What Ails Us

Reviewed by Michael Tomasky
Sunday, May 20, 2007


The Untold Story of America's

Health Care Crisis-- And the People Who Pay the Price

By Jonathan Cohn

HarperCollins. 302 pp. $25.95

Thirteen long years after the failure of the Clinton health care plan -- and with Democrats back in control of a Congress that they lost in part due to the plan's collapse -- Washington is again talking health care in a serious way. John Edwards has even made universal health care, paid for by tax increases on the wealthy, a centerpiece of his presidential campaign.

But the interregnum has exacted a terrible human price, as Jonathan Cohn documents movingly in Sick. Aside from the 46 million uninsured, there are the millions of under-insured, and ever-increasing restrictions on coverage have undoubtedly cost lives among the diabetic, the mentally ill and many others. Cohn's emphatic title may refer to the state of our nation, but he's clearly pretty sick of all this himself.

Among journalists, Cohn, a senior editor at the New Republic, is one of America's leading experts on health care policy. Advocates of a more generous system may reasonably hope that Sick will do for universal coverage what Michael Harrington's The Other America once did for the war on poverty.

For the most part, Sick delivers. Its eight expository chapters deftly interweave discussions of health care policy and history with personal stories of people who have been pricked by the system's sharpest brambles, with each story humanizing a specific shortcoming of our current system.

A man in upstate New York who "supposedly did all the right things to realize the American dream" could not get coverage for his wife's breast cancer because he was laid off from his aerospace-manufacturing job and then rehired -- but as an independent contractor, without insurance. A retiree in Sioux Falls, S.D., was reduced to penury when the meat-packing plant where he'd worked almost all his life took away retirees' coverage. "We kept saying, 'they just can't do this, they can't,' " his wife tells Cohn. "But they did."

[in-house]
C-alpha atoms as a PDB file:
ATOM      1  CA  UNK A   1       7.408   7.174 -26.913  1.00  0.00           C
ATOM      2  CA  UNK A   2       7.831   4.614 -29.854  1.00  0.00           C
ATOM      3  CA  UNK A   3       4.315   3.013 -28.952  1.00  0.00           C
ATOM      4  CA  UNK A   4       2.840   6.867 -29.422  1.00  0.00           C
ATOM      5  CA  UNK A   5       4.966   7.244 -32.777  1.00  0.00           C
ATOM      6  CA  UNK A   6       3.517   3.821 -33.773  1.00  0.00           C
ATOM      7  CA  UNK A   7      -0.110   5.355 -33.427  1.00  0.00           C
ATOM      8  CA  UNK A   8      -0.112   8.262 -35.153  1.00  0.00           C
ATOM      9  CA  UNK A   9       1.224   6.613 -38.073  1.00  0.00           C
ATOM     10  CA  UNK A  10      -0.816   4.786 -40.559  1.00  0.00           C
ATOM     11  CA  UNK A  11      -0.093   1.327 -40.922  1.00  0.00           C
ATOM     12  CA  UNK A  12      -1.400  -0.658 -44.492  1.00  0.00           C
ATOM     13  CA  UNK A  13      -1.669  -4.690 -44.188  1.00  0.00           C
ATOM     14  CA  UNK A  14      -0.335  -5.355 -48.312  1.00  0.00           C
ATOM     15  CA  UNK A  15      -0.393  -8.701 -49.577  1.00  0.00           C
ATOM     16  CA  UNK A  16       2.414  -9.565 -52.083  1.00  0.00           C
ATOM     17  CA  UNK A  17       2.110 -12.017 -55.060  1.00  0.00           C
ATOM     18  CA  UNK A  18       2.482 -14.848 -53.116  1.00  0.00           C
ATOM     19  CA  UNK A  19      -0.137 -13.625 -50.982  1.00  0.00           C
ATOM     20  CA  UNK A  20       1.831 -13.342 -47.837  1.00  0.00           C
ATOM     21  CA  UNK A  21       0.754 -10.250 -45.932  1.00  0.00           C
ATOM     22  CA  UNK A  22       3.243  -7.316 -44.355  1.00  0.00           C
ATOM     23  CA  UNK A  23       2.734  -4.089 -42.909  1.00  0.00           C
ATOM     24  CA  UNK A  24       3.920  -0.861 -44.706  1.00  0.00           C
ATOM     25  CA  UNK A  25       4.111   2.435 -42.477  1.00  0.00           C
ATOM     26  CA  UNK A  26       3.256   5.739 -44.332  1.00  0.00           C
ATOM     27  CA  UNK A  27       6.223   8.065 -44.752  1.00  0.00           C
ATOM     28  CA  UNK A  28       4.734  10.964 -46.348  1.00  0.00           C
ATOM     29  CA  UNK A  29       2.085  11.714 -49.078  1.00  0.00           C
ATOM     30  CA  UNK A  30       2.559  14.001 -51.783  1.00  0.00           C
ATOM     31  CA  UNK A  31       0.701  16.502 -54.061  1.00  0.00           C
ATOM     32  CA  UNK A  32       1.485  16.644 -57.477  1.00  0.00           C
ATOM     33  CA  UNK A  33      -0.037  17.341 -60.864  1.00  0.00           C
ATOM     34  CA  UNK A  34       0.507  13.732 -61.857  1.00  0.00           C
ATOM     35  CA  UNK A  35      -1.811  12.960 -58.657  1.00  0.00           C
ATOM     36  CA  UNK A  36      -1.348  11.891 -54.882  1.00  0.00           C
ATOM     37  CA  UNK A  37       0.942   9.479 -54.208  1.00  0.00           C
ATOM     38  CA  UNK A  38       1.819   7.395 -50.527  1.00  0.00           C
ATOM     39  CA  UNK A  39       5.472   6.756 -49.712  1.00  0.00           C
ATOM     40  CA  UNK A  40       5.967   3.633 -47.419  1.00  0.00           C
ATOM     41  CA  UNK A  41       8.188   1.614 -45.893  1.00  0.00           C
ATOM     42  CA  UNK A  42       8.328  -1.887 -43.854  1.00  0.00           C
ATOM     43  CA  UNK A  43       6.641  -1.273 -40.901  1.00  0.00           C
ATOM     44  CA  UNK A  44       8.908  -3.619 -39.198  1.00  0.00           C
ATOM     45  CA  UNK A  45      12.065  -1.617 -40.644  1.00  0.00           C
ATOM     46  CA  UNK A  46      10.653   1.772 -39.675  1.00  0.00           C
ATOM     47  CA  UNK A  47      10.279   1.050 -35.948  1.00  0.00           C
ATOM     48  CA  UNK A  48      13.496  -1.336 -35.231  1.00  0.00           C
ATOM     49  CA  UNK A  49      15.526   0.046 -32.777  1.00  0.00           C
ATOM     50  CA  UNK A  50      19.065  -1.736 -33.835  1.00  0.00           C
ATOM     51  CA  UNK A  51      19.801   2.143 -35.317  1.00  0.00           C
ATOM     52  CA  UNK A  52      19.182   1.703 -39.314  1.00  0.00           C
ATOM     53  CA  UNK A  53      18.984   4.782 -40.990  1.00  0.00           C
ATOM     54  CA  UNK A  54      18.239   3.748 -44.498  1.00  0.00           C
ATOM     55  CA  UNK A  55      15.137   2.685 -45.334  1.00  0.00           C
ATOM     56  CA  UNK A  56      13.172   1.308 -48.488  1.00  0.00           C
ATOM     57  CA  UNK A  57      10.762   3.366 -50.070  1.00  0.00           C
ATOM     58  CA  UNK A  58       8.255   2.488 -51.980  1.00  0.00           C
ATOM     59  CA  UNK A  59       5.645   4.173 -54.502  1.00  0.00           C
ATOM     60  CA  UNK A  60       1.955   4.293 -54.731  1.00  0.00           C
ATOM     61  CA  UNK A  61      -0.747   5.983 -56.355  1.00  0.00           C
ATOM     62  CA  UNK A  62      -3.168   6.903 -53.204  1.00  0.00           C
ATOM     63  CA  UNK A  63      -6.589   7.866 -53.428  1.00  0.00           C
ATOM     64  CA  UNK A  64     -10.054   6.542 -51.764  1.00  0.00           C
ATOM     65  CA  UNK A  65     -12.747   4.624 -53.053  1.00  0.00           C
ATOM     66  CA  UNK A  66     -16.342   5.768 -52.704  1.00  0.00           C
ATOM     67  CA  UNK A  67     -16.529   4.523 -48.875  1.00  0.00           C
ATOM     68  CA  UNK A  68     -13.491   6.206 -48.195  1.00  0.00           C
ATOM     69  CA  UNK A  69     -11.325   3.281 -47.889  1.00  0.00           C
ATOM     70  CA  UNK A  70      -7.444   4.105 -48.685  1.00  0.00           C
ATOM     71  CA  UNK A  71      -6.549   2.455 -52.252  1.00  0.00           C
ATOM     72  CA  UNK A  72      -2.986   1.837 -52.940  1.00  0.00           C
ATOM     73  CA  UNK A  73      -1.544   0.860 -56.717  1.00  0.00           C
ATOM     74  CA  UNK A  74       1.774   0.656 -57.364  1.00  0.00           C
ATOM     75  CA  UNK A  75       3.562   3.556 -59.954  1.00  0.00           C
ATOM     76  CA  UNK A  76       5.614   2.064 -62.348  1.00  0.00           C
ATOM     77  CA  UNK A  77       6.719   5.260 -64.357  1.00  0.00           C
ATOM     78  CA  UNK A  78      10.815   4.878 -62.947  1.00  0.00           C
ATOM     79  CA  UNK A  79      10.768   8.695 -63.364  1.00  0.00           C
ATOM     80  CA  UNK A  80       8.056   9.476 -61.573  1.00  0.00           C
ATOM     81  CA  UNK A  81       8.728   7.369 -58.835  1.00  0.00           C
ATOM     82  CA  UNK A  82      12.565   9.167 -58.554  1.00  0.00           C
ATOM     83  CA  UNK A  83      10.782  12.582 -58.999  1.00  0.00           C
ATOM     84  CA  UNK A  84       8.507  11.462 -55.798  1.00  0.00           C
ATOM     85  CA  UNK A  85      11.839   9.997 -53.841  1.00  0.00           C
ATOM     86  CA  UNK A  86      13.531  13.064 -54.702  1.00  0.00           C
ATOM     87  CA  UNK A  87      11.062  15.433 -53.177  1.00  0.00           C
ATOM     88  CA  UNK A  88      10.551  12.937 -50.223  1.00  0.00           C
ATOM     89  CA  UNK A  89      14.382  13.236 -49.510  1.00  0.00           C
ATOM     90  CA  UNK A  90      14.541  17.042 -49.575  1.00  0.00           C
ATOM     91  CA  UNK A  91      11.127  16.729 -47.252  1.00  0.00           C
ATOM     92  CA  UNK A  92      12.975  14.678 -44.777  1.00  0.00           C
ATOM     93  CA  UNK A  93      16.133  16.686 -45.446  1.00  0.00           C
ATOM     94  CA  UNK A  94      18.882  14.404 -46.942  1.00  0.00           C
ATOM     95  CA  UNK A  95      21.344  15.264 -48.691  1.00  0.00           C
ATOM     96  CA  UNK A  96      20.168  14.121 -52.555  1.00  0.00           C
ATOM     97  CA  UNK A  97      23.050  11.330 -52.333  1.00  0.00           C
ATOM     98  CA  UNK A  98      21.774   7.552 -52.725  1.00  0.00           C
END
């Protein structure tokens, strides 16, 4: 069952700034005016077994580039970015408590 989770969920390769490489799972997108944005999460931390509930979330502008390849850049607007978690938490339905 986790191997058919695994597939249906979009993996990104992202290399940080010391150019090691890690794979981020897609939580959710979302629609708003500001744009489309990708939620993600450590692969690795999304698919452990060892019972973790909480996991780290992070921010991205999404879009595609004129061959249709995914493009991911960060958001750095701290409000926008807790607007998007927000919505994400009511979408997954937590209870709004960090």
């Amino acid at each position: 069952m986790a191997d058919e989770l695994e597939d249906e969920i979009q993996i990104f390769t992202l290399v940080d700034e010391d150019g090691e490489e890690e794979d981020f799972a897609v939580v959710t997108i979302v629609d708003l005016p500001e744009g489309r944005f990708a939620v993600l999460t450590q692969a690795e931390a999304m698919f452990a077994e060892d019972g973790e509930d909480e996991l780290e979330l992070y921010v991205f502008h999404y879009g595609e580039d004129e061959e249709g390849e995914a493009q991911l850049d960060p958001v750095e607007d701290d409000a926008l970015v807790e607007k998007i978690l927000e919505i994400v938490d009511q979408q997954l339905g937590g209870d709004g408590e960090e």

In a heart-rending story that highlights the limits of mental health coverage, a teacher in Denver with generous insurance can't afford his wife's psychiatric treatments. She had been sexually abused as a child and suffered from severe depression. She was hospitalized, and her husband was hopeful, but once the bill hit $50,000 the hospital tossed her out. Burdened by the financial strain she was placing on her husband and son, she tried suicide three times, finally succeeding on the third attempt.

In each chapter, Cohn breaks from the personal narrative to relay the history of an aspect of health care. For instance, in a moving chapter about a couple reduced to poverty and divorce because their HMO insufficiently covered treatment for their son's cerebral palsy, we learn the details of how a great many health maintenance organizations have strayed from their original purpose by becoming for-profit rather than non-profit.

These history and policy sections are fascinating but too brief. I sense that Cohn feared readers' eyes glazing over, and so worked very hard not to write a policy book. But he actually should have written more of one.

Hence, the book's lone -- but not insignificant -- shortcoming: It doesn't really describe the system as a system. Few if any doctors, hospital administrators, HMO executives, insurance officials, Wall Street analysts, nurses, home-care providers or free clinic managers are quoted in Sick. I'm not arguing for a "fair and balanced" account; like Cohn, I'm not particularly sympathetic to the plights of some of the above. But I think that getting the motivations of some of these players on the record might have strengthened his case even more. In any event, it would have made for a more authoritative work.

But Cohn wrote a different sort of book, one that is intended to pierce the conscience of the nation. He has done his part, in many ways to great effect. Now we have only to see if history hands the Democrats another chance, and if they can exploit it a little more cleverly this time. *

Michael Tomasky was recently named editor of Guardian America, the British newspaper's American Web site.

© 2007 The Washington Post Company